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Elder Tree

Edible Edible Autumn Autumn Spring Spring Summer Summer

A great foragers shrub that’s very common and has three edible crops.

Hedgerow Type
Common Names Elder Tree
Scientific Name Sambucus nigra
Season Start May
Season End Oct
Please note that each and every hedgerow item you come across may vary in appearance to these photos.


Ovate, toothed leaves that look a little like Ground Elder leaves.


Large umbels of off white to cream, small flowers, looking almost ‘frothy’ from April to June.

Flower Buds

Hundreds of small, green, rugby ball shaped flower buds.


Large clusters of dark purple to black, juice laden berries.


The tree has a light coloured bark and the branches are quite brittle.


Hedgerows, woodland, gardens, in fact elders are not fussy and will grow almost anywhere given enough light.

Possible Confusion

It is quite difficult to confuse this tree with any other especially when in flower or fruiting or when the leaves are crushed and smelt.


The leaves have an unpleasant smell as can the flowers and when left in a bag for a short length of time smell very like cats urine.


The flowers have a sweetish taste, the berries should be cooked and are rather bland and best used with other fruit or used to make wine. I have found the odd elder with rather sweet berries but they are few and far between.


Very common.


Only the flowers(raw) and berries(cooked) are edible on this tree, and you shouldn’t consume too many of the berries raw, as the seeds contain cyanide inducing glycocides. The rest of the tree is poisonous and contains compounds that are metabolised into cyanide within the body.
Never try to climb an Elder tree, the branches are very brittle.

Medicinal Uses

It seems to be mostly good for respiratory problems, including bronchitis, coughs, congestion, sinus, flu and sore throats.

Other Facts

Elder flowers make a great cordial or for us, an even easier to make and better tasting champagne, see our Recipes page. The flowers can also be used to make a lovely syrup, or dipped in a light sweet batter and deep fried.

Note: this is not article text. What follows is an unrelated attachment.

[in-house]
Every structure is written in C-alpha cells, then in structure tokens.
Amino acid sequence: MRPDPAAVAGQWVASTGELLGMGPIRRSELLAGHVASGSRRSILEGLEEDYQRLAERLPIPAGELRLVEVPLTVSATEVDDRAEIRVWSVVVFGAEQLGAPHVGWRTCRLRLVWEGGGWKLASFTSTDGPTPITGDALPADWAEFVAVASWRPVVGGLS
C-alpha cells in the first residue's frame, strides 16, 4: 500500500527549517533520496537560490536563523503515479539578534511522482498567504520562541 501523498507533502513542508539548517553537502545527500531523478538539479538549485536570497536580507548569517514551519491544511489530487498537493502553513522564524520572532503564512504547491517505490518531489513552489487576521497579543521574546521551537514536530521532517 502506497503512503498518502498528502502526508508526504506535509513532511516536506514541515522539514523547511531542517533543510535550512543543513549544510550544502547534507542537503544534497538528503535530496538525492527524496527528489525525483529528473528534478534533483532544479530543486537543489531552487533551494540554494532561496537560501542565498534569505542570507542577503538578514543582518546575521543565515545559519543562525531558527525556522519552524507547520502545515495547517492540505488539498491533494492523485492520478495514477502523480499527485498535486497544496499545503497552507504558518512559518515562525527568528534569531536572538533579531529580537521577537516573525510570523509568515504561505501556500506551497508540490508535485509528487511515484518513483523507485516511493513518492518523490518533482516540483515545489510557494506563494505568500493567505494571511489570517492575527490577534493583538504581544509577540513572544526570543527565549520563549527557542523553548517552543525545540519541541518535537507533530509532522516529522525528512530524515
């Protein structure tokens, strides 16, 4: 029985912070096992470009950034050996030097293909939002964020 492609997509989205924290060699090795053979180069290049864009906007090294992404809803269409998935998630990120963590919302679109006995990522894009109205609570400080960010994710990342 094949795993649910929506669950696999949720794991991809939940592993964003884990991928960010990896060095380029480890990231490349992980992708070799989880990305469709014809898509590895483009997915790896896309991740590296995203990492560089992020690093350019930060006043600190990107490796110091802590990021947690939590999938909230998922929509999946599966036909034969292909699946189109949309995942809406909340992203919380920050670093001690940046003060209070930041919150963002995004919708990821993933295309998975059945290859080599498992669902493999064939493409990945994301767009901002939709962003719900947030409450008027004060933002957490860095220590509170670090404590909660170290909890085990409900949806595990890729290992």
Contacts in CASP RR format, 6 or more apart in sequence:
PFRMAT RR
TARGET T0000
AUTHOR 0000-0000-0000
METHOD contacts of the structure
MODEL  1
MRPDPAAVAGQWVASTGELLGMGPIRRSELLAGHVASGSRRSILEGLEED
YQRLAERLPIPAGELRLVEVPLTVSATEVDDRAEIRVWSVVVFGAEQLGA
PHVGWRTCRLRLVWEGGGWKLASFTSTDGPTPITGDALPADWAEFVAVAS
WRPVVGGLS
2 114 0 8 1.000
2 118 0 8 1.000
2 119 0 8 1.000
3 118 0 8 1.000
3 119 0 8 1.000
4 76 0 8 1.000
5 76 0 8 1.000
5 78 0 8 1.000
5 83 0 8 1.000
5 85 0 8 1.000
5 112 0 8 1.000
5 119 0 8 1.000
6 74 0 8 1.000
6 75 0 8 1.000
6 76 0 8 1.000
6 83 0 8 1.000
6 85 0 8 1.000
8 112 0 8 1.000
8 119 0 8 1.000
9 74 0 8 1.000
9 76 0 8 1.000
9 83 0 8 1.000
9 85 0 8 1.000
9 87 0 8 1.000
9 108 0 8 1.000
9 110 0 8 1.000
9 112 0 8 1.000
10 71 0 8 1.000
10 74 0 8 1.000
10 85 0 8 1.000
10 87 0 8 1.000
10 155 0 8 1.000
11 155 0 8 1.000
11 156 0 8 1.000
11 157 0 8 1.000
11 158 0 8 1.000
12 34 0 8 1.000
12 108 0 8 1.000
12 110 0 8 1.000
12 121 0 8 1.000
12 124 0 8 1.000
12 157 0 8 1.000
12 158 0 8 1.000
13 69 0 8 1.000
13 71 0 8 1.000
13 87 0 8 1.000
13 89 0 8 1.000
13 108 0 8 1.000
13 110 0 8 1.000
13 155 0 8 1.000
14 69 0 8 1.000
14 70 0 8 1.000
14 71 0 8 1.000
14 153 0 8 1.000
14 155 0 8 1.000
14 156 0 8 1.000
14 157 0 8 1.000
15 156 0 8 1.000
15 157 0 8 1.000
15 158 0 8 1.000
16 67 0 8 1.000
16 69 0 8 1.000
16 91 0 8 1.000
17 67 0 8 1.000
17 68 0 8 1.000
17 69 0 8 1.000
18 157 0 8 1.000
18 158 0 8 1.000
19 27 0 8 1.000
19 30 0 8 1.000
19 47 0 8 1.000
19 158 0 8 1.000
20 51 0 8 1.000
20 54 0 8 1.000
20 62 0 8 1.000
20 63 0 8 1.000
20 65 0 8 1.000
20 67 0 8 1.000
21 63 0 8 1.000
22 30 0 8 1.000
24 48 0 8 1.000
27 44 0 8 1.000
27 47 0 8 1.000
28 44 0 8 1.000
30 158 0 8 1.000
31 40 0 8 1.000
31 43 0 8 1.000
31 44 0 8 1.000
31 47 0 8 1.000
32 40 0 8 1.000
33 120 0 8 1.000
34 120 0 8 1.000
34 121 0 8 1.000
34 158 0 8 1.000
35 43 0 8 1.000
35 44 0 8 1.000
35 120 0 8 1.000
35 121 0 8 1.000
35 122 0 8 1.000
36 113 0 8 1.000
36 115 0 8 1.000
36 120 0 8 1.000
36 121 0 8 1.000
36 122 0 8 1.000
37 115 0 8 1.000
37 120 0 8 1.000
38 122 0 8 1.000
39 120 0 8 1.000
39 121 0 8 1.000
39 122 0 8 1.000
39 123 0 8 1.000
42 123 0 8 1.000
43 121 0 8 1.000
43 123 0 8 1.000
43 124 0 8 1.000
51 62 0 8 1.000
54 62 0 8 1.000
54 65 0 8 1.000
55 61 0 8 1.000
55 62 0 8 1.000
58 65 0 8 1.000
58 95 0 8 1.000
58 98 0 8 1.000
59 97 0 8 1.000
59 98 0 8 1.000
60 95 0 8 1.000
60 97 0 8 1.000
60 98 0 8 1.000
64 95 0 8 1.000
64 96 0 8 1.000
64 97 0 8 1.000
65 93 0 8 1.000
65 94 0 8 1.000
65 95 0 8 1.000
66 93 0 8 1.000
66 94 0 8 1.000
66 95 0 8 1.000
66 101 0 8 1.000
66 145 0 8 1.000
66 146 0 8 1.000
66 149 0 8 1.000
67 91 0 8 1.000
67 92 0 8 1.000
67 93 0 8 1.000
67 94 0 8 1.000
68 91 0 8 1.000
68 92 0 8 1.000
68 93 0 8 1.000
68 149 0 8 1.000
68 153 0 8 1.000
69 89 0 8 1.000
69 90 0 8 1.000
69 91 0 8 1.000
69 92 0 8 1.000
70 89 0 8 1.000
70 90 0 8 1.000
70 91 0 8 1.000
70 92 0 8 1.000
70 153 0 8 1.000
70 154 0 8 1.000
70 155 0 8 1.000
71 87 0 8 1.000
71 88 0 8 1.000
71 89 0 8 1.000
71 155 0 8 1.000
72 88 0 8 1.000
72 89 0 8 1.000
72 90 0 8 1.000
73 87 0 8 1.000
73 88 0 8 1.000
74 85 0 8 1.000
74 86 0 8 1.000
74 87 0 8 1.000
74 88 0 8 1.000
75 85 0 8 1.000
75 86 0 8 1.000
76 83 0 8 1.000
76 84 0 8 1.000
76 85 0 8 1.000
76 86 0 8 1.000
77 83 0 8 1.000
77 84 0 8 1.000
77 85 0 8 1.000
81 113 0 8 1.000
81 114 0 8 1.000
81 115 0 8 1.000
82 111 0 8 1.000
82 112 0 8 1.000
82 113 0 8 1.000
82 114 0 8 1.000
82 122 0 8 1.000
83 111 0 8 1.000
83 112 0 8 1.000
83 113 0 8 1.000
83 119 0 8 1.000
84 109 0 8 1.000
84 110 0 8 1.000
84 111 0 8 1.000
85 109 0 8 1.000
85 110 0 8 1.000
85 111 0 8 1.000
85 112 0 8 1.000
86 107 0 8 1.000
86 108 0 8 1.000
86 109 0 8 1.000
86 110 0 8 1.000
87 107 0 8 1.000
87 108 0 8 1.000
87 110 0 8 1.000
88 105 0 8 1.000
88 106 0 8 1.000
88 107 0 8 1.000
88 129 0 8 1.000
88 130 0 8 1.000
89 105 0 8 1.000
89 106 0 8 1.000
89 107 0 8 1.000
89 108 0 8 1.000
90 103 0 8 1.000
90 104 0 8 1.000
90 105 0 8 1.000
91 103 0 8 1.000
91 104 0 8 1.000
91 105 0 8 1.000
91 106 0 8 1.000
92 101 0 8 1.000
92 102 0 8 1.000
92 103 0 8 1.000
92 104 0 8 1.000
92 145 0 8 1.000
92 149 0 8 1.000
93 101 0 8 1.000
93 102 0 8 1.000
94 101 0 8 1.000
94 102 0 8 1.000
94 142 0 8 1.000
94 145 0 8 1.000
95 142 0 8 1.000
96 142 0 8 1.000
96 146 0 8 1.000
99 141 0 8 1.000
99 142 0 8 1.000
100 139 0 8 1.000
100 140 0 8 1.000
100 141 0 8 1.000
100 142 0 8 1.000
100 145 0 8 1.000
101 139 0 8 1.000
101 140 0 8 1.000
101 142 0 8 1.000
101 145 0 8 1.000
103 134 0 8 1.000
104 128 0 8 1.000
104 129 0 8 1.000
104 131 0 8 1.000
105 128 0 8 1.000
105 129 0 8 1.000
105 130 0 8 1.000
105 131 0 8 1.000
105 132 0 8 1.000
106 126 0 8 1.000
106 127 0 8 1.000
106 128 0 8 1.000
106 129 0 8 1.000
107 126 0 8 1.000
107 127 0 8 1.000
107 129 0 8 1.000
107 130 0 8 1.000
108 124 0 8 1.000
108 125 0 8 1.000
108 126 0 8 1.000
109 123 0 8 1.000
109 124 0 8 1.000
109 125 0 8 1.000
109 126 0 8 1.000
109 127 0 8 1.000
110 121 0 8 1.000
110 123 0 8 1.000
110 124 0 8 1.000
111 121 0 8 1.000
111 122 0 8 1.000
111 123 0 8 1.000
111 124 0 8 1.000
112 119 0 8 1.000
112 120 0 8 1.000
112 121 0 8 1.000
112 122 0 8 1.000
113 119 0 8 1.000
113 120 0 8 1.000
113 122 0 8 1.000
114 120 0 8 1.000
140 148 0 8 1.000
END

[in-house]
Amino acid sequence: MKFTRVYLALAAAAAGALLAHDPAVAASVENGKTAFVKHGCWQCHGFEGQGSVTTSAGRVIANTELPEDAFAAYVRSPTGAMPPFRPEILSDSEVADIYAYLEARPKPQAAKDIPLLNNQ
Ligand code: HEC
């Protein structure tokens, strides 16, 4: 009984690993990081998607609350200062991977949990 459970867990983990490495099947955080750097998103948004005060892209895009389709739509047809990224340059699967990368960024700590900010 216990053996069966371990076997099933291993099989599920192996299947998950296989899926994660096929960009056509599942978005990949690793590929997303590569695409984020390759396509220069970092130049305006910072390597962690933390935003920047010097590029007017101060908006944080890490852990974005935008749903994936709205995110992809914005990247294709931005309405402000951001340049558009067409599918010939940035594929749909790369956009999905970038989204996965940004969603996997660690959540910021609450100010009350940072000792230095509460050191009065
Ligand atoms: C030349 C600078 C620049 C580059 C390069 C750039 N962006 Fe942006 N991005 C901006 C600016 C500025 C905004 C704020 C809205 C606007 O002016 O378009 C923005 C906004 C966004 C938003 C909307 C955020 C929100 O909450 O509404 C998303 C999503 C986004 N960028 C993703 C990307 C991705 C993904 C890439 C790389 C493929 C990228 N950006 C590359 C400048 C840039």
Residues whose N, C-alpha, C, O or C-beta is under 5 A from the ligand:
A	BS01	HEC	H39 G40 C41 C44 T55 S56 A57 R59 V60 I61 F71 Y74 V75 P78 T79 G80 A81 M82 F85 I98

The berries are best used to make wine or mixed with other berries or used to make Pontiac sauce or a fruity balsamic vinegar – see Recipes.

There is another crop from the Elder and that is the Wood Ear, Auricularia auricula-judae – a mushroom that can be found at all times of year growing from dead limbs or stumps of Elder.

SeeĀ  www.wildfooduk.com/mushroom-guides/wood-ears-mushroom/

There are other species of Sambucus in the UK but most are ornamental and grown in peoples’ gardens; the berries of all must be cooked before consumption.

The Elder tree has a strong association with witches and folk medicine.



2 comments for Elder Tree

  1. Bill Ellis says:

    I have been told, but I have never seen an example that there is a white berry Elder.

  2. Barbara Wetton says:

    I regularly make elderberry and apple jelly. 1 lb berries and 5 lbs apples. It goes very well with roast meats and Brie as well as peanut butter. The berries make a lovely syrup with damsons and blackberries which is great hot with water when you have a cold

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